# Are there infinite many squares with a decimal expansion having no consecutive equal digits?

Let $M$ be the set of positive integers having no consecutive equal digits in the decimal expansions, in other words the strings $00$ , $11$ , $\cdots$ , $99$ do not occur.

Does $M$ contain infinite many squares ? What about cubes, fourth-powers and so on ?

I found a large example : The square of the $135$-digit number $$61987608238664627631443019969085317171771617953023827580498834952037$$ $$0593591927886368167280334245269806736293723763536153215722202056806$$

has $270$ digits and is a member of $M$.The idea was to start with a small number such that its square is in $M$ and if this number (denote if with $m$) had $n$ digits, I searched a number of a form $k\cdot 10^n+m$ having again the property that its square is in $M$. Since the last digits do not change, there is a "good" chance that we find such a number relatively early.

However, this method is also limited and each further number took more and more time. I think I must find a pattern that ensures infinite many squares in $M$ (assuming that there are infinite many).

Finally, it seems certain that $M$ contains infinite many primes, but can this be proven ?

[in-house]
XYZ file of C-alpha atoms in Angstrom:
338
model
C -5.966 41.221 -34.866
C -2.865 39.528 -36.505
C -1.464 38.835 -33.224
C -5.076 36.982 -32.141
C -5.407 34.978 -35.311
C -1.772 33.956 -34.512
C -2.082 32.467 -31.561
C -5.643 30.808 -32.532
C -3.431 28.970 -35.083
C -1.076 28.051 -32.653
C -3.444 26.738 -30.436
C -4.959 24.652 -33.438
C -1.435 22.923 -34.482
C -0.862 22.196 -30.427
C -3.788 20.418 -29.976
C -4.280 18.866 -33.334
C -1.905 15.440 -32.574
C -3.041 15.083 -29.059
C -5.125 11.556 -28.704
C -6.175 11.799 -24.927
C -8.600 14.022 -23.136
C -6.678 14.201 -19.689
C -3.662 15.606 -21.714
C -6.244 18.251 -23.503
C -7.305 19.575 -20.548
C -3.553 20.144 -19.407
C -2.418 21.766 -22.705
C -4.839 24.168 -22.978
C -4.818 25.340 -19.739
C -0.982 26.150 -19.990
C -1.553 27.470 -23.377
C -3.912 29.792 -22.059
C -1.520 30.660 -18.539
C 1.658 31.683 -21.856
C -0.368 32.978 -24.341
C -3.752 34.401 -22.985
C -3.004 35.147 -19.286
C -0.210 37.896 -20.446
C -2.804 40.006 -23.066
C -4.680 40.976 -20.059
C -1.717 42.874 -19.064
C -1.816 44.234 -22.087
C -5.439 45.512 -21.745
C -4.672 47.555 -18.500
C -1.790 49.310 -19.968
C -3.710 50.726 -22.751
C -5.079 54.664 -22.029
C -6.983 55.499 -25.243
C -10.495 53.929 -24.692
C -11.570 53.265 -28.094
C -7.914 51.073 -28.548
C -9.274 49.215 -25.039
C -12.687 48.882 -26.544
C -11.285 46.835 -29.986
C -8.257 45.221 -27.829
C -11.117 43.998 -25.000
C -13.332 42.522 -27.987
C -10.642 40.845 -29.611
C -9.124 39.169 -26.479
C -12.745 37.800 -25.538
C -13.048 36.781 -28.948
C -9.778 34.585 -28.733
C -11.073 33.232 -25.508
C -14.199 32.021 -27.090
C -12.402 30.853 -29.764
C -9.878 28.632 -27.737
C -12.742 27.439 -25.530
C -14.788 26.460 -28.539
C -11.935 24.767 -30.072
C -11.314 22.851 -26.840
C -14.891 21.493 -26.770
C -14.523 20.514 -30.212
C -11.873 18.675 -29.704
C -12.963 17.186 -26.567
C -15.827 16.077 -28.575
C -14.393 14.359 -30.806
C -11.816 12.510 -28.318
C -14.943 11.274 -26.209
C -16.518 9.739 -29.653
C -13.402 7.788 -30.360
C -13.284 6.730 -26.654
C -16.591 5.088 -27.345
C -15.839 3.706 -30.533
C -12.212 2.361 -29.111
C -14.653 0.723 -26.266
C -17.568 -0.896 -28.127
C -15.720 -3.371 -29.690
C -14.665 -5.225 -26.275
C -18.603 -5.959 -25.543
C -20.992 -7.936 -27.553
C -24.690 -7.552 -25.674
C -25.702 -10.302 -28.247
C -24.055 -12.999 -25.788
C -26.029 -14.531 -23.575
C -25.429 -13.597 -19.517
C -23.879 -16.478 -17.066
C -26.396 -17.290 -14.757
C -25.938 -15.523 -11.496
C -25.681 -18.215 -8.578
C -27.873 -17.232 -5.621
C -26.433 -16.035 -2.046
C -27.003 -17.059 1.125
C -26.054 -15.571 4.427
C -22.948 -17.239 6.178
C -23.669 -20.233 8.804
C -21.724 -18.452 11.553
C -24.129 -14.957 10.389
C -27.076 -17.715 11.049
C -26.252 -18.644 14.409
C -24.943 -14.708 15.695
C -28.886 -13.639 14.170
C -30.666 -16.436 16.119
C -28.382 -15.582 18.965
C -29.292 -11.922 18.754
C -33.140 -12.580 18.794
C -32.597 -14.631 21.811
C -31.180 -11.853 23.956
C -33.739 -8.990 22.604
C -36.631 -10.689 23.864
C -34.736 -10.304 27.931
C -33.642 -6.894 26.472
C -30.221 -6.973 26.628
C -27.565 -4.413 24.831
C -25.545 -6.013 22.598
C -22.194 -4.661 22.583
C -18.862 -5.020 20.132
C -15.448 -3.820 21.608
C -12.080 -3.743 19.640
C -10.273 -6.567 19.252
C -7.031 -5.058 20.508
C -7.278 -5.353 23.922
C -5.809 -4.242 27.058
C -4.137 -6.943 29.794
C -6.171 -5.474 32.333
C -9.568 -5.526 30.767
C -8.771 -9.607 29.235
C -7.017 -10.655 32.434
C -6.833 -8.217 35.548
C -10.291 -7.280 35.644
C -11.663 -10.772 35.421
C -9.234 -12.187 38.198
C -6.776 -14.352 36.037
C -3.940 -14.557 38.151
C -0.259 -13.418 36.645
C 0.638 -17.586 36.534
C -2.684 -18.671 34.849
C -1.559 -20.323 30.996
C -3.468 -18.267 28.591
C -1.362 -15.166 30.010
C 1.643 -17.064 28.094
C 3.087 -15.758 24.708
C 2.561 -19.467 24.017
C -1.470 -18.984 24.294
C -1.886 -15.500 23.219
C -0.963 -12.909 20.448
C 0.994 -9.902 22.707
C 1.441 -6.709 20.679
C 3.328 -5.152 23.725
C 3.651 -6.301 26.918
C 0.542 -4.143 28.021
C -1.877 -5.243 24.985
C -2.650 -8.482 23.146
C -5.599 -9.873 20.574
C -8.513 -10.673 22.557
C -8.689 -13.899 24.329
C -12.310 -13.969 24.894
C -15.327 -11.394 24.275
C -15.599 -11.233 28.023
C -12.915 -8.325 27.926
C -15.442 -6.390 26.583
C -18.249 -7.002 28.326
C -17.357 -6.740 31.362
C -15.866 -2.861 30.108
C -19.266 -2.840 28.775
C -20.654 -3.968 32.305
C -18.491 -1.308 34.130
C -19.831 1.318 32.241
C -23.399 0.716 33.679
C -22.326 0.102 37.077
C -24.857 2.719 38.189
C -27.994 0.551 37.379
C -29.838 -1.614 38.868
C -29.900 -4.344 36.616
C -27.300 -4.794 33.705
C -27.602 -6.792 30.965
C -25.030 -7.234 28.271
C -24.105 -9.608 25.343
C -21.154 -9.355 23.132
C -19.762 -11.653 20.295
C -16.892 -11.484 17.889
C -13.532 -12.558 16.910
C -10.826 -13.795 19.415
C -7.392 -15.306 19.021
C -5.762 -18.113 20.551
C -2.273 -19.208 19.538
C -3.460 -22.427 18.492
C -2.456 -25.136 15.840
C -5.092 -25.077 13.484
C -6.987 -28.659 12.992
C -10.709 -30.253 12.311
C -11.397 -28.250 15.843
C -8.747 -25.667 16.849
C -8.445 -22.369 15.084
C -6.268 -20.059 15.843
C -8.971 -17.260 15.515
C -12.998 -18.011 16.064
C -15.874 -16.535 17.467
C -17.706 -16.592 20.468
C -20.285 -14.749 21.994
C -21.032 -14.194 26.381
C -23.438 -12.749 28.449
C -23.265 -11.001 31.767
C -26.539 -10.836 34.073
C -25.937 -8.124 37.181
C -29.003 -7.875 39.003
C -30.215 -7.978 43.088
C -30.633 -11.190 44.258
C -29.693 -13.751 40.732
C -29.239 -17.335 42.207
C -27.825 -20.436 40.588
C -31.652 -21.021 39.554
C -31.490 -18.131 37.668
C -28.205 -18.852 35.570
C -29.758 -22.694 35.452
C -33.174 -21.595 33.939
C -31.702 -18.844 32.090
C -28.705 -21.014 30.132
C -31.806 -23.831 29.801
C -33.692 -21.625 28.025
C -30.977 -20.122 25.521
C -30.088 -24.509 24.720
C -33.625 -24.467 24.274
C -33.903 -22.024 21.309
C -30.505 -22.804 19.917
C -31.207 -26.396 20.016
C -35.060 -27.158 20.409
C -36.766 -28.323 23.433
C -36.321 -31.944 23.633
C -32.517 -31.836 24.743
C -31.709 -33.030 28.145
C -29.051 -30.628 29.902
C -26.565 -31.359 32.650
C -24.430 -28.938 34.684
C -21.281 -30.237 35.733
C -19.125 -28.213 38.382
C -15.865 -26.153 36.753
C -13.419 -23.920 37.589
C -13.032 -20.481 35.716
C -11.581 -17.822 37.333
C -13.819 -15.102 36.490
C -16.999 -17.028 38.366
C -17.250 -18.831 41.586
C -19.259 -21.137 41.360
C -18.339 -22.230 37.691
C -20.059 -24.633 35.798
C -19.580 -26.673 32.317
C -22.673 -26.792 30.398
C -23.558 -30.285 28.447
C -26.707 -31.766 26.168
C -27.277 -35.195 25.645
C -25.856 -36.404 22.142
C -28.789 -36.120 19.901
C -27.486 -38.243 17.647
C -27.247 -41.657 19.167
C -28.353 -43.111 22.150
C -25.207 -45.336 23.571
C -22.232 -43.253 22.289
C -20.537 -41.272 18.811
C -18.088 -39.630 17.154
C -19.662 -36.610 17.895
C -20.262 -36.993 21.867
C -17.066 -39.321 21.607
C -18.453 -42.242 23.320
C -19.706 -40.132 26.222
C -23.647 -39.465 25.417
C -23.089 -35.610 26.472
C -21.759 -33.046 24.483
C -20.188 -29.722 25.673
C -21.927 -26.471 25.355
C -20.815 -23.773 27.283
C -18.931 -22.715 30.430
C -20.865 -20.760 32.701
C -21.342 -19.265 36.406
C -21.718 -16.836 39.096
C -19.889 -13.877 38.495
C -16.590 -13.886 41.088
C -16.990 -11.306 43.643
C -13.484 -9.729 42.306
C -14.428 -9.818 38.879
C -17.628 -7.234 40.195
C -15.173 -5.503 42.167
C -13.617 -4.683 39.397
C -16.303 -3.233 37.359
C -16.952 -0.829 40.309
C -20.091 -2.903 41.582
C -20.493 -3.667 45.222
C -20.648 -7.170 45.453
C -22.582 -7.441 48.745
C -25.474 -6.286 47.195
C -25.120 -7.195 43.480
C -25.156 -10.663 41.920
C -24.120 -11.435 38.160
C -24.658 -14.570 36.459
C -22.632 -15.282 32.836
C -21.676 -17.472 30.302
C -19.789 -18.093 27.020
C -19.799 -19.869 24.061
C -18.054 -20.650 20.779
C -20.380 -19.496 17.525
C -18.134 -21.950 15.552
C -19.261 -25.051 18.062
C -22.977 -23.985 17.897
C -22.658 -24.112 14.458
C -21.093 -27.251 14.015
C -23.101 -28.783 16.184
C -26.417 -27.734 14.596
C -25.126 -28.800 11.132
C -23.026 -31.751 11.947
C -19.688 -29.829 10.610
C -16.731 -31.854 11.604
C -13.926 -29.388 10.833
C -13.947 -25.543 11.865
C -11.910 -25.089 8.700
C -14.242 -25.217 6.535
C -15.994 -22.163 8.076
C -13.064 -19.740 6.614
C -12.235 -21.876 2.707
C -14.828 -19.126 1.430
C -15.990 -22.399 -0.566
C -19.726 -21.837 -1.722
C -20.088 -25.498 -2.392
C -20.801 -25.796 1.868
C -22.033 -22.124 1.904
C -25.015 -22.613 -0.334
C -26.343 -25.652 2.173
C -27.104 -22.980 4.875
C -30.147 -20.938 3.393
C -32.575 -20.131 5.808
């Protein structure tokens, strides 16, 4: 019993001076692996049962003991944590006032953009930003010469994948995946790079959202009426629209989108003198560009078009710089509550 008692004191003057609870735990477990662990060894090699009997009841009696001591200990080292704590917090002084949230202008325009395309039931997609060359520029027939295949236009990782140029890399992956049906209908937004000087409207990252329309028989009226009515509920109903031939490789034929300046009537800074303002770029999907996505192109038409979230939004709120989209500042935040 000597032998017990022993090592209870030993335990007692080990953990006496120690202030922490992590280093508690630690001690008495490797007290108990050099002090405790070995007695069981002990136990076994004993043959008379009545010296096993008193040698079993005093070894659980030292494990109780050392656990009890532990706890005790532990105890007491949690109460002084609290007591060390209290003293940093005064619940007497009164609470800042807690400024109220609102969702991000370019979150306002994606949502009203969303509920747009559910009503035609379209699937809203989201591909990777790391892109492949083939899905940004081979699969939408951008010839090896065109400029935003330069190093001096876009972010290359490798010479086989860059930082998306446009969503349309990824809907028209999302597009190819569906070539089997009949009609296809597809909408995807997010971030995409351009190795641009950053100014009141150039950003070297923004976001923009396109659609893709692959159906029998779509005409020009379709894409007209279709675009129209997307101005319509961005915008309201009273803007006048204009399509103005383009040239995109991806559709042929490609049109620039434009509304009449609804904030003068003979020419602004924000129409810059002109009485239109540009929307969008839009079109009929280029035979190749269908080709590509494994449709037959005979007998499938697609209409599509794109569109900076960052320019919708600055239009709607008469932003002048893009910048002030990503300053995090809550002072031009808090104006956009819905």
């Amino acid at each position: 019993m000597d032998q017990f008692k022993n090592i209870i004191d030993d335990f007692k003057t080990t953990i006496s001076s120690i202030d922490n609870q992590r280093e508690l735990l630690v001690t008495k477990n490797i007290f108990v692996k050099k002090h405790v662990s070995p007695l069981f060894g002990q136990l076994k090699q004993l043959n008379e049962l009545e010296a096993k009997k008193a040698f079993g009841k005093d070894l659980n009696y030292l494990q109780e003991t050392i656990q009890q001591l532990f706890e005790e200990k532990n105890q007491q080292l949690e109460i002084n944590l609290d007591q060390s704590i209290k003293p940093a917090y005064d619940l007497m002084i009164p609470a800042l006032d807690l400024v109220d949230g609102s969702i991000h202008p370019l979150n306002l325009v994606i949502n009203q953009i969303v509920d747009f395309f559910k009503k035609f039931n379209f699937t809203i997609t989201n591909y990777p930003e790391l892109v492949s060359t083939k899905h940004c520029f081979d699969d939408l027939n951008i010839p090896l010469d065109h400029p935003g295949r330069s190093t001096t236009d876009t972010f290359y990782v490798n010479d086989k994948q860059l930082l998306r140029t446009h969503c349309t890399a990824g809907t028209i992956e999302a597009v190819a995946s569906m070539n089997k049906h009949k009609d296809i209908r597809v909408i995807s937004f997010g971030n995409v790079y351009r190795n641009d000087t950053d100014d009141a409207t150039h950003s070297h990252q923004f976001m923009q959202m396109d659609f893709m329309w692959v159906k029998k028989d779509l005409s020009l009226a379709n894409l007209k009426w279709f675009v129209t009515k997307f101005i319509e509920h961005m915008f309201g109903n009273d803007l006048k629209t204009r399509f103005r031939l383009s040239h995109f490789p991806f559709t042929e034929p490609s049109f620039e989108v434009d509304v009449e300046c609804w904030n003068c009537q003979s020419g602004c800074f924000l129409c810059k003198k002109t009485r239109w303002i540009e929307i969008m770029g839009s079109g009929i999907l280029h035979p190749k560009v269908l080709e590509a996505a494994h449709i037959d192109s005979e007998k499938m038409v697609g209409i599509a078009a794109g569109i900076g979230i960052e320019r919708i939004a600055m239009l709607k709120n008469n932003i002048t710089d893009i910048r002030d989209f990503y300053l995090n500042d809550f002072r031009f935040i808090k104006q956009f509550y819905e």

• Since $M$ is 'exponentially thin' in the positive integers (the $n$-digit numbers in $M$ make up only $\left(\frac9{10}\right)^{n-1}$ of all the $n$-digit numbers), a proof that $M$ contains infinitely many primes seems difficult, even though heuristically we should expect infinitely many. – Steven Stadnicki Dec 20 '17 at 19:50

$(\frac{10^{27}-1}{9})^2 = 12345679012345679012345678987654320987654320987654321$
More generally $(\frac{10^{9k}-1}{9})^2$ gets you $k-1$ $\overline{123456790}$ blocks, one $\overline{12345678}$ block, $k-1$ $\overline{987654320}$ blocks and a $\overline{987654321}$ block.
A simple way to prove this is noticing $(\frac{10^{9k}-1}{9})^2 = \frac{10^{18k}-1}{81} - 2 \frac{10^{9k}-1}{81}$, and $\frac{10^{9m}-1}{81}$ is just $\lfloor \frac{10^{9m}}{81} \rfloor$, so you get something that has to do with the decimal expansion of $\frac{1}{81} = 0.012345679...$.
Some formulas for third powers might come from the expansion of $\frac{1}{729}$